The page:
Common Mistakes in Keeping a Food Diary: IBS

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Is there a link between what you have eaten and your IBS (irritable bowel symdrome)?

Many people find that remembering what they eat and then associating it with gut symptoms can be difficult especially when you look back over your week. Sometimes it’s hard to remember what you had for lunch yesterday, let alone a week ago!

A great tip to get a better understanding of your symptoms is by keeping a food diary and writing down what you eat.

IF you BITE it, then WRITE IT!

You can then review the pages and track any connection between certain foods and your IBS symptoms acting up. Then you might be able to eliminate some of those symptom triggers with the help of a qualified nutrition professional with experience in this approach.

Tips from https://www.everydayhealth.com/ibs/ibs-food-diary.aspx

IBS Food Diary: How to Get Started

Record everything that you put into your mouth, along with a description of how you felt afterward. Whenever you experience IBS symptoms, write down details of how you feel.

Here are some tips to help you get started:

1. Meals.

Write down a detailed description of everything you ate, including specific ingredients.

TIP: All the details count and be specific

ASK: What else was in that food eg: Dressings, sauces, did you add pickles? was it wholegrain or white bread? How was the food cooked eg baked or fried?

2. Portion size.

Did you eat a large meal or a small meal? People who eat small, light meals may be less likely to have an attack of IBS symptoms. Track how you feel after eating to see if there is a connection between your symptoms and how large and heavy your meal was.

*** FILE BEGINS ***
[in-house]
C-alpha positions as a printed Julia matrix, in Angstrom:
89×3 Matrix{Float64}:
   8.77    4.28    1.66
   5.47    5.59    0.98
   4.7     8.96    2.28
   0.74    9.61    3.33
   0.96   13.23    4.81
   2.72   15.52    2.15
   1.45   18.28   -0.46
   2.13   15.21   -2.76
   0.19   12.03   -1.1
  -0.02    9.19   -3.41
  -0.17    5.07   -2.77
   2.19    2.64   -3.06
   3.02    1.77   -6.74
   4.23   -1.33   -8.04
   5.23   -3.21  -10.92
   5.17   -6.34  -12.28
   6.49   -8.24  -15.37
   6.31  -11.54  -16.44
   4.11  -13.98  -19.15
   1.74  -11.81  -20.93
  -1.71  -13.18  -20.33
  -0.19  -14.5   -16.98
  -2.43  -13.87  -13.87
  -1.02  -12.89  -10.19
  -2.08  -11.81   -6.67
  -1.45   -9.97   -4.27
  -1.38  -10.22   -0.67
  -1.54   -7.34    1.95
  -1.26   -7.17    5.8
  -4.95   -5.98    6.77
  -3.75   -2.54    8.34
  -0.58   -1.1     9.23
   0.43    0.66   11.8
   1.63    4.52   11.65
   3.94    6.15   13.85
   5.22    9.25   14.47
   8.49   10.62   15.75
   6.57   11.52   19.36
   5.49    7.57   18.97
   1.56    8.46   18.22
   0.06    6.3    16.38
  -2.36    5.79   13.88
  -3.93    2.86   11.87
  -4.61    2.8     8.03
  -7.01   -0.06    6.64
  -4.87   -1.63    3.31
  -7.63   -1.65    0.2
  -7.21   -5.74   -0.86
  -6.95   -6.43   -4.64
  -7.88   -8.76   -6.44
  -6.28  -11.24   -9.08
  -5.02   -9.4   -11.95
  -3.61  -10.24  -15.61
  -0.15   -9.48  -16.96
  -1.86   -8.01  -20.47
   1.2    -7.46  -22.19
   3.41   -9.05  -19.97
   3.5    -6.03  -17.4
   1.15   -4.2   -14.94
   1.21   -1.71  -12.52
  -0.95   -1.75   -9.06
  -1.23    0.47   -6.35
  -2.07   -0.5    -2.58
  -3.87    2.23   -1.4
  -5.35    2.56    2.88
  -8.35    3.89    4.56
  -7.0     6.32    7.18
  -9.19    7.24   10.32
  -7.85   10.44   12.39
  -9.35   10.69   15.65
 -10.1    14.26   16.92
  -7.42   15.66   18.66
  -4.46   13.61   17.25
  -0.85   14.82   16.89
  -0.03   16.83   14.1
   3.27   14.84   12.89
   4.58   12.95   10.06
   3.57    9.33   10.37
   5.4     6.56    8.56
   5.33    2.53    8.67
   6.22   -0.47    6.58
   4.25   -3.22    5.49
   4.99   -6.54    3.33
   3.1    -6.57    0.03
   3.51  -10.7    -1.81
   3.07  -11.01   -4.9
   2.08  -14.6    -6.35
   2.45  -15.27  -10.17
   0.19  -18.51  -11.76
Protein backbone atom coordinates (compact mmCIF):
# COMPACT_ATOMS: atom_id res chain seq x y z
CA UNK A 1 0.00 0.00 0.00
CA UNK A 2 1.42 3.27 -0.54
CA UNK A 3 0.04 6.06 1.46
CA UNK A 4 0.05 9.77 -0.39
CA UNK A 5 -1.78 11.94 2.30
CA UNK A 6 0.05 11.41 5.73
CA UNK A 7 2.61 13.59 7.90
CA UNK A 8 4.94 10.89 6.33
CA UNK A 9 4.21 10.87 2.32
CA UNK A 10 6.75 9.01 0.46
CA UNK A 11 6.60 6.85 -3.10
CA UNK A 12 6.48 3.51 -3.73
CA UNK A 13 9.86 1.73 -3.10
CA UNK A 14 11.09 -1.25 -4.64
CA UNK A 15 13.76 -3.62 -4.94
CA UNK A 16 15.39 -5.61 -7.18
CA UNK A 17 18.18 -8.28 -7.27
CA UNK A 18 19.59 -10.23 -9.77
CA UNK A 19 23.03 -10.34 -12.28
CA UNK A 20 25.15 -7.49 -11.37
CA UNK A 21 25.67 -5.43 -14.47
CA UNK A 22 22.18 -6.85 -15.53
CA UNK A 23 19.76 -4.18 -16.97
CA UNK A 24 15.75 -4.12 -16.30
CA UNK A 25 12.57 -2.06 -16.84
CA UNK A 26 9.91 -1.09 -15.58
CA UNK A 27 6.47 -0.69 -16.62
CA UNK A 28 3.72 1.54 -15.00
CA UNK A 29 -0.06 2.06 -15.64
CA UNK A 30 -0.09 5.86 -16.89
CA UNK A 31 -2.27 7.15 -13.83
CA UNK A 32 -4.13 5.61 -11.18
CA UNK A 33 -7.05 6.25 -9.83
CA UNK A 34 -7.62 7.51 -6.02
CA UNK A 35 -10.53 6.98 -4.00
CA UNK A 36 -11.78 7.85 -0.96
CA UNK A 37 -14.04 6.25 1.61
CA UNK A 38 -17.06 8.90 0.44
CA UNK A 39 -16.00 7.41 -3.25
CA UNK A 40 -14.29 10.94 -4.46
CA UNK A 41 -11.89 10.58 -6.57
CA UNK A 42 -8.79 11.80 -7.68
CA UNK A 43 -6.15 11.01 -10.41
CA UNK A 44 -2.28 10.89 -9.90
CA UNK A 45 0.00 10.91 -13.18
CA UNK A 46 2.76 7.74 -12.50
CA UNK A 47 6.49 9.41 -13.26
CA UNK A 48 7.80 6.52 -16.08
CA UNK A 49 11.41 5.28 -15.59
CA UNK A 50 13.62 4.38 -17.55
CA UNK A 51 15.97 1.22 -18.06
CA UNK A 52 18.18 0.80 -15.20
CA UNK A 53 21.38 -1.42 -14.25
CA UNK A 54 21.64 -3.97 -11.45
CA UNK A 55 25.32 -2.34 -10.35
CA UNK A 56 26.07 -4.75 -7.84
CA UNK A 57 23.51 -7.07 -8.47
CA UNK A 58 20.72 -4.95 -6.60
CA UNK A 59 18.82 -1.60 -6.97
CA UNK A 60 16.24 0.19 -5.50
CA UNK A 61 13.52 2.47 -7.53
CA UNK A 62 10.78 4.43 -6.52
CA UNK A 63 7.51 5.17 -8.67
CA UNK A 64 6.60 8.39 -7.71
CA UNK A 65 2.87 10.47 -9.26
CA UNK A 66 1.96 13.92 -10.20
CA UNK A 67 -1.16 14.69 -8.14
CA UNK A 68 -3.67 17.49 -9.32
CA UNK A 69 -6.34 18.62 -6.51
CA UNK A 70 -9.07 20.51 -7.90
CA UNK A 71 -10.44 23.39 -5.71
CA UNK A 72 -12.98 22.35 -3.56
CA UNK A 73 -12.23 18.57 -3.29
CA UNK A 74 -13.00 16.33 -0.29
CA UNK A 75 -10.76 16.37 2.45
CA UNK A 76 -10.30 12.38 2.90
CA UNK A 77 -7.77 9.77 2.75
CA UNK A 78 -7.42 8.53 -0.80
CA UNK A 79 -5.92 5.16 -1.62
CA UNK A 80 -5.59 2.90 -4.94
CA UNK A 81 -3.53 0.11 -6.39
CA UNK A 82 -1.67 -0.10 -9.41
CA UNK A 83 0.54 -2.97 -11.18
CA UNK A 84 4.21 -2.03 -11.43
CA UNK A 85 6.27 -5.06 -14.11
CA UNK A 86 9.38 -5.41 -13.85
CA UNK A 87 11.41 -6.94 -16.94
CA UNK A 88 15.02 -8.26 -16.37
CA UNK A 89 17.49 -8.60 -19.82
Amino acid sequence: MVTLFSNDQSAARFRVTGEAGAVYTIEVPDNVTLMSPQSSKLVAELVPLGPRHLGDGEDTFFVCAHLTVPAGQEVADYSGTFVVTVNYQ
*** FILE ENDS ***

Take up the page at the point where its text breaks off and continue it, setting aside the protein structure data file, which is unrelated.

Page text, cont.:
3. Snacks.

If you sneak a piece of chocolate, a muesli bar, or a handful of chips, record it. Even the little things can have a big reaction in your gut. When we are not mindfully eating it is amazing how many extras we simply forget about.

4. Drinks.

Alcohol and caffeine are common irritants to the digestive tract, so write down everything you drink. Carbonated beverages are also known to cause gas.

5. Chewing gum, Sweets, cigarettes.

You may not even think of these items as food, but they can have an impact on your stomach. Sorbitol, found in sugar-free gum and sugar free drinks can cause gas and other gastrointestinal problems. You never know what can irritate your gut, so take note and make comparisons.

6. Symptoms.

Every time your gut gives you concern, write it down. Note what you were doing, what time it happened, what the symptoms were, and how long it had been since you ate or drank anything.

After you’ve recorded your food and IBS symptoms together, review your notes carefully to see if you can find a pattern that might give you a clue as to what triggers your IBS symptoms

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